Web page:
Yes, apparently my high, “I’m so happy I might explode, I could do anything, I make all the unrealistic plans I never see through” phases in my life are manic phases. Then I had major depressive phases. She referred me to a psychiatrist, I got prescription drugs, and here I am.

You know how people like to say, “Take a chill pill,” or “Have you taken your meds yet?” Or how in cheap soap operas an unstable character would be shown to have empty antipsychotic pill bottles? Yeah, guys. Shit just got real for me.

The medicines worked. For a while. I slept well; Seroquel hits me hard like a tranq dart. The panic attacks stopped.

Then this. I don’t know if it’s partly because of the grim outlook I have post-DELF or just me being at the bottom of the turning wheel again and it will pass, but it feels like having my lungs caught in a vice all day long. But as I said, none of the pills were antidepressants. It’s alright. It’s part of being human anyway, feeling things. I can still function, mostly.

Funny how apprehensive I was when medication was first mentioned, because now if given the option, I would run to it very easily. I have all the makings of a drug addict. My problem is in the mind, Chloe says. But then, what is the mind if not just some synapses firing, some hormones and chemicals mixing? The body is the mind, and both is not well. I have so much unspoken fear about what my mind may tell me to do to my body, what it already does except I do not listen.

What does it say about me that I feel safer confiding all this to the faceless unknown of the internet rather than to her constant presence?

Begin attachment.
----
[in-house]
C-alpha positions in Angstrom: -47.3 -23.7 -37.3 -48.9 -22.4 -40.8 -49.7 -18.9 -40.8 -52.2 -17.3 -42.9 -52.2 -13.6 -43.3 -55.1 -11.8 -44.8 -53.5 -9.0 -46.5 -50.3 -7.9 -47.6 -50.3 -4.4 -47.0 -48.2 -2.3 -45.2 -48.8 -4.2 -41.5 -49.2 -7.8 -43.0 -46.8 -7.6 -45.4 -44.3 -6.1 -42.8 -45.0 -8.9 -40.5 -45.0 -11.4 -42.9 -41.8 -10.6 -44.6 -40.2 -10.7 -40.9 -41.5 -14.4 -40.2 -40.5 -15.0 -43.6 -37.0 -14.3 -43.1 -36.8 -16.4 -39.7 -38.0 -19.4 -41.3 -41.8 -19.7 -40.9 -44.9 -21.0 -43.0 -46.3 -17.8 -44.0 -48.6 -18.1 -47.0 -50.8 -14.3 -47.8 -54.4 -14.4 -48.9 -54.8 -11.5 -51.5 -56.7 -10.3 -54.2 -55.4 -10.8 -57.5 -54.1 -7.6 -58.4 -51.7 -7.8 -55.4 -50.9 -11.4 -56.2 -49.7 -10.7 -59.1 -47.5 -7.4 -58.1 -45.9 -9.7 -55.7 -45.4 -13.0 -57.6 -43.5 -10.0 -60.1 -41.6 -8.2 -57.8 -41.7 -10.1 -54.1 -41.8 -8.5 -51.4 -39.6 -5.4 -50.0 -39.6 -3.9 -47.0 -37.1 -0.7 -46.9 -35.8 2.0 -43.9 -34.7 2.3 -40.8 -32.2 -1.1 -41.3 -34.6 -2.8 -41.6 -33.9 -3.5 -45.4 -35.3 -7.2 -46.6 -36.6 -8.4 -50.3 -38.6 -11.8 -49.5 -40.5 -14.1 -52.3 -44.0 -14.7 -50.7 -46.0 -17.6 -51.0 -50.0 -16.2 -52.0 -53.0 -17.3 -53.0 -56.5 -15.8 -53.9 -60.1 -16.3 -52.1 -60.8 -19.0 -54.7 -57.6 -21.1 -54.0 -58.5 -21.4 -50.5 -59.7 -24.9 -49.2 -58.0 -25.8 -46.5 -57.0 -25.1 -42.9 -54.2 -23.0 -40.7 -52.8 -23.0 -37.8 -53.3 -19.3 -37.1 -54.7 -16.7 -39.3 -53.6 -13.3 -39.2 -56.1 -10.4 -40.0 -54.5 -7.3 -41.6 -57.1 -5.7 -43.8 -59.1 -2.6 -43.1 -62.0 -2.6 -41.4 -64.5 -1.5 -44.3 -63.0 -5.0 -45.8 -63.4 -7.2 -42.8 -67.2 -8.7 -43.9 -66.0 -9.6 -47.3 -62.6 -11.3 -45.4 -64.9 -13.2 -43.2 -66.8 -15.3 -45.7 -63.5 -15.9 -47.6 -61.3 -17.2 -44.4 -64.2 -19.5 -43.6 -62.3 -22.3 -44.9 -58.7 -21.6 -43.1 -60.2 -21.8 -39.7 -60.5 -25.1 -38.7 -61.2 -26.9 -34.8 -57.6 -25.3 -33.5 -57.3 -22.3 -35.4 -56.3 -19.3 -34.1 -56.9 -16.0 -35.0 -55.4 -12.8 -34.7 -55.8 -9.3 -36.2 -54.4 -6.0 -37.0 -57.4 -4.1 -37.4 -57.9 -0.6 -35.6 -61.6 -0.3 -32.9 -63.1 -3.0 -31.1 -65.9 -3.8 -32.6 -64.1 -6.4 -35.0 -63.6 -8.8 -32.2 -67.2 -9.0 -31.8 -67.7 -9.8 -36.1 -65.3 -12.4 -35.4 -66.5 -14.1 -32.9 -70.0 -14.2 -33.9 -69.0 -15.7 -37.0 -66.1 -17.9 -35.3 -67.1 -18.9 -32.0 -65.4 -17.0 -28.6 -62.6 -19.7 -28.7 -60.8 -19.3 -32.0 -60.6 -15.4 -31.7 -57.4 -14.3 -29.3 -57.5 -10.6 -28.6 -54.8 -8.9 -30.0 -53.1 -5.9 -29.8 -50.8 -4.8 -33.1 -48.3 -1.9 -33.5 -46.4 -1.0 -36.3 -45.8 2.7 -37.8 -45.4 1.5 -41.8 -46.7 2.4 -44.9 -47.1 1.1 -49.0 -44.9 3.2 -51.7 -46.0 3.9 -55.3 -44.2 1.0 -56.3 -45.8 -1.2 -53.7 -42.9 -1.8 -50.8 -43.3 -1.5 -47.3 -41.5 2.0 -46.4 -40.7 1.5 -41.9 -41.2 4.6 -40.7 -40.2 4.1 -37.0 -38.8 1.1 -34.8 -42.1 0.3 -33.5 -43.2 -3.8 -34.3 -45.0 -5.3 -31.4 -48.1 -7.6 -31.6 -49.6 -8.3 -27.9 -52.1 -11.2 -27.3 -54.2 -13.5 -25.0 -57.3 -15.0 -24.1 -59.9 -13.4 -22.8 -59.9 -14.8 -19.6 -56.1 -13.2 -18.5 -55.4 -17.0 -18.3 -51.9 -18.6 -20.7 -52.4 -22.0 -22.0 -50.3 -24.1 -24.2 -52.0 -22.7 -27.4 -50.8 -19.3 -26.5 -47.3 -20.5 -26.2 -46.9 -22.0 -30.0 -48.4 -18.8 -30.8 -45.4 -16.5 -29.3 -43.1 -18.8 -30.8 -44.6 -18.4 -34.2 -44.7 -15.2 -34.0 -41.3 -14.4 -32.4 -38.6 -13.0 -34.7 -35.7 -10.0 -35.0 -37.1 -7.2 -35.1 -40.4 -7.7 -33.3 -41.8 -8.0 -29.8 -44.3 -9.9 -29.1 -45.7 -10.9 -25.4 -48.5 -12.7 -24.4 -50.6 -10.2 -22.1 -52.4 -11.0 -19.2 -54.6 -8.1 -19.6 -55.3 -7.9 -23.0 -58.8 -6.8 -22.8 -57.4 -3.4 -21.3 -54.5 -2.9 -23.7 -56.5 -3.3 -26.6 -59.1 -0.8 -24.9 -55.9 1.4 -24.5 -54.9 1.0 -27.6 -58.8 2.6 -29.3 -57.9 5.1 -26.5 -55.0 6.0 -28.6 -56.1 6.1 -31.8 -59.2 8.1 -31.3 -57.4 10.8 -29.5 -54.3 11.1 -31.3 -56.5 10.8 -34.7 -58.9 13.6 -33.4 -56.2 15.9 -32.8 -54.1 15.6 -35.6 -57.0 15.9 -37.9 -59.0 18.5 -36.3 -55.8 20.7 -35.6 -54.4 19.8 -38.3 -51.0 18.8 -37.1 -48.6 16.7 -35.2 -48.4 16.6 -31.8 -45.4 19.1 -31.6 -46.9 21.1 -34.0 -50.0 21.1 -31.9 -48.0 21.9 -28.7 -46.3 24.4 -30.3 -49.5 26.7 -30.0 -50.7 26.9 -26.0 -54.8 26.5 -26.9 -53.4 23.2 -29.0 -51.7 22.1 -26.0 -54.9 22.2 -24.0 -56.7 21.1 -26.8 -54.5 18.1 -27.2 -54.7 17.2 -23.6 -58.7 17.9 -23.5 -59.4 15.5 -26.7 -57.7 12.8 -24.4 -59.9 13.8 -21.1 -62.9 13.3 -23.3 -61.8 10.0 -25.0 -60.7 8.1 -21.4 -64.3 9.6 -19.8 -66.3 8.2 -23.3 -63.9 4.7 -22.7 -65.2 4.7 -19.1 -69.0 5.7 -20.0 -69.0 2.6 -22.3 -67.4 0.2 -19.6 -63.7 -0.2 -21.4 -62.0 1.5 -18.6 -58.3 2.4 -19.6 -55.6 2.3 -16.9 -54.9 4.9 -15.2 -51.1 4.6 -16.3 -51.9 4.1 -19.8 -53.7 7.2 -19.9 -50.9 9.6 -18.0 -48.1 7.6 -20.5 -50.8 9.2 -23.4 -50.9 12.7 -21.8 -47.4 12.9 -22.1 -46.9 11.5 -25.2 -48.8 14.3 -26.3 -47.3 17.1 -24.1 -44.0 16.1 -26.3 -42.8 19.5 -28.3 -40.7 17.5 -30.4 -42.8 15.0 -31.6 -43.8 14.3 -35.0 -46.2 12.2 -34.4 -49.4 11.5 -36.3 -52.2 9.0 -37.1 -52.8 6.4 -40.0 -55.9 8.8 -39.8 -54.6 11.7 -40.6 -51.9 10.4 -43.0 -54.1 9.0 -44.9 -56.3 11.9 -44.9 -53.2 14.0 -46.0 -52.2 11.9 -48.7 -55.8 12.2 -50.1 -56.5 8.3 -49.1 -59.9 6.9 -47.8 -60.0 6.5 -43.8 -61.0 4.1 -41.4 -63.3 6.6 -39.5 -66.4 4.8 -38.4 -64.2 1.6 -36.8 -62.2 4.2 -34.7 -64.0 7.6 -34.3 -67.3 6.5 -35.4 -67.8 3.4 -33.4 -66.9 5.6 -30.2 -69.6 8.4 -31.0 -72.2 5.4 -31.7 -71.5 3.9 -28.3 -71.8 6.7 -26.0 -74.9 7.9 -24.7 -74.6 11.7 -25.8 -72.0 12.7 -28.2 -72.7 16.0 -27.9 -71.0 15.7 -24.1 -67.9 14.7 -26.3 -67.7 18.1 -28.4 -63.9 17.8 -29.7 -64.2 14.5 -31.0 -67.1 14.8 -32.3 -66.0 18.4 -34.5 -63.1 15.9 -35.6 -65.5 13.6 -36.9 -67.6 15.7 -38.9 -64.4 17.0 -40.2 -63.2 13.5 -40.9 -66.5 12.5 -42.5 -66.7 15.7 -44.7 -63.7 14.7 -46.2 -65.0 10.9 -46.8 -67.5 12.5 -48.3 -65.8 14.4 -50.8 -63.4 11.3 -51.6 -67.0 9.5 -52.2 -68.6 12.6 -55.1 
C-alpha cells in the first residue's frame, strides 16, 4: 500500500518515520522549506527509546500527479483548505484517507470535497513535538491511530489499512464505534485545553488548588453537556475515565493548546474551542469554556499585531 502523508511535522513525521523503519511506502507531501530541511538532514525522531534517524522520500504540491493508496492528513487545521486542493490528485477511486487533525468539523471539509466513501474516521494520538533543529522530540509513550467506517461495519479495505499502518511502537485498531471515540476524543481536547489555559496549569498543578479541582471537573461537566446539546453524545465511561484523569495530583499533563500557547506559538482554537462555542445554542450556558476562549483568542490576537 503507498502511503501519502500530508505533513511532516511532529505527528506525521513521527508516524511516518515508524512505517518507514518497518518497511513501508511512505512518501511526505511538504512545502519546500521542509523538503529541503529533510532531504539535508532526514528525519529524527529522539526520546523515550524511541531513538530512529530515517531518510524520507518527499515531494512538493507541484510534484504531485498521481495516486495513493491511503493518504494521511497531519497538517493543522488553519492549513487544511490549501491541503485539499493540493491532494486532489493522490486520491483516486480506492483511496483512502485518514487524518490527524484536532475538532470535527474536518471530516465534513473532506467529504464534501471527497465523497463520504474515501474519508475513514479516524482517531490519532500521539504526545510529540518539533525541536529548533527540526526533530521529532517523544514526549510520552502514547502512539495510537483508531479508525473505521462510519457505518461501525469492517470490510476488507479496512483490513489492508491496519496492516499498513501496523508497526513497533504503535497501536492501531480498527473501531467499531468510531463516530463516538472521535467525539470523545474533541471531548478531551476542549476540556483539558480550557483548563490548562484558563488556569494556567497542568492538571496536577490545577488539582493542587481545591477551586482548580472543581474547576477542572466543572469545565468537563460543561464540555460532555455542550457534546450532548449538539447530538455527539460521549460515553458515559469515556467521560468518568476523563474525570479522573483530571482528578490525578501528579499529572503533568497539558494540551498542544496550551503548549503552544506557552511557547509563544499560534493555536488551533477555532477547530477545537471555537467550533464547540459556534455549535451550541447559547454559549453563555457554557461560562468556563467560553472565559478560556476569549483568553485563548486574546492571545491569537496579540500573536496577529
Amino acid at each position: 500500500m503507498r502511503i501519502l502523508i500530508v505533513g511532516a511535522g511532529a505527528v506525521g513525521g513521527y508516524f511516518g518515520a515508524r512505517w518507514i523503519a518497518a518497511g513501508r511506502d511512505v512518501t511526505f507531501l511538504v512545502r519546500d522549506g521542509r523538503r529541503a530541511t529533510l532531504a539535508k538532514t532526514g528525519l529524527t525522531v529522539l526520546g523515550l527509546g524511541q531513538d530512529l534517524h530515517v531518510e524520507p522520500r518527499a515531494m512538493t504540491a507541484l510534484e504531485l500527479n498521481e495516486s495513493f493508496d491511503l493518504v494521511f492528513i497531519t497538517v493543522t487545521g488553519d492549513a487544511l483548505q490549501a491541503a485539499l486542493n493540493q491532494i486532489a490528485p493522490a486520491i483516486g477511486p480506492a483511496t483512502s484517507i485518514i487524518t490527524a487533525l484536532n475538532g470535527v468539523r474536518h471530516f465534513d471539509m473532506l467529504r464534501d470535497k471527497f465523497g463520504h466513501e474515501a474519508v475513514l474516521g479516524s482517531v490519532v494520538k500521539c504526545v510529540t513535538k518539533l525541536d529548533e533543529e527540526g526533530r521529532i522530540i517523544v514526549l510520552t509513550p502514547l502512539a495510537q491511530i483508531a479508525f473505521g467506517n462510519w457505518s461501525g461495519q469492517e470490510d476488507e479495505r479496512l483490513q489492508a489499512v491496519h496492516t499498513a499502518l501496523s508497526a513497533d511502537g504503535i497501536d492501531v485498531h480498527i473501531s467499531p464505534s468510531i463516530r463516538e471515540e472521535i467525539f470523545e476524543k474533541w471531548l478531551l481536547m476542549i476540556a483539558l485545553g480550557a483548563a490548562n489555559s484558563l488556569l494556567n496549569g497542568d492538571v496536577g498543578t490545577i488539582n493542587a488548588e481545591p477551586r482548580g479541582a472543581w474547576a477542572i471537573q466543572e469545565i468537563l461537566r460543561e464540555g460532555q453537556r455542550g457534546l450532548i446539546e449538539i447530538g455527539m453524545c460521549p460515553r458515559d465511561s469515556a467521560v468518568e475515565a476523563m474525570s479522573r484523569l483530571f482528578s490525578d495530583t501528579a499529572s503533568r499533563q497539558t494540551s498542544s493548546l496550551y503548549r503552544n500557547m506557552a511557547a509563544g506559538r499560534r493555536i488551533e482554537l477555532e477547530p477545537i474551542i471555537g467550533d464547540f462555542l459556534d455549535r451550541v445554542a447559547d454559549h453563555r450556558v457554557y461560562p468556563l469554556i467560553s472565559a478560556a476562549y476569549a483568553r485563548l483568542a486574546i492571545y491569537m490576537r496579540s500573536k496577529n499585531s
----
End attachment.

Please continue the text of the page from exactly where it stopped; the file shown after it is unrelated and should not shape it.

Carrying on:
Le Souci Absurde

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Avant de commencer, je vous avertis: j’ai essayé éviter des erreurs grammaticals, mais je suis encore une etudiante et c’est le 1e aticle en français que j’ai écrive dans ces 23 ans de ma vie. En fait, quand j’écrivait cet article, j’ai dû consulter la dictionnaire. Si vous parlez français et cet article cassera votre cerveau, je suis desolée.

J’écrive cet article en français parce que la semaine prochaine je prendrai l’examen DELF B1. J’ai pensé que je réussirais facilement, pas de problème. Mon resultat de DELF A2 était pas mal. Je peux lire les BD et les romains simple. J’ai compris l’extrait de Le Fabuleux Destin d’Amélie Poulain (avec le sous-titre français) que Mlle. Marie nous ai montré le samedi dernier. Vraiment, tout est trés bien.

Je me suis trompée.

Aujourd’hui, nous avons fait des exercices pour le compréhension écrit et le compréhension oral. Pour le compréhension écrit, je confesse de pouvoir faire mieux. Mais, quand j’écoutais les pistes pour le compréhension oral, j’ai trouvé que je n’ai pas pu comprendre que les gens y disaient. Sur 16 points, j’ai pris seulement 3 points.

Maintenant, je ne pense pas de pouvoir reussir. Ou, bien que je reussi, peux-je prendre un bon resultat ?

J’ai seulement une semaine pour étudier. Cet week-end, il y a le ASEAN Literary Festival, et j’y vais aller. Alors, j’ai encore moins le temps.

Ah, c’est stupide, non ?

Quand je me soucie, j’ai oubliée que j’apprends le français pour le plaisir. C’est pour lire les romains sans traductions, pour voir les films françaises sans sous-titres anglaises, et pour le plaisir simple d’apprendre une nouvelle langue étrangere. Bien sûr, je vais prendre un examen et c’est sérieux, mais si je l’échoue, la monde ne finira pas.

Donc, on va lire Le Petit Prince et crier sur son beauté maintenant.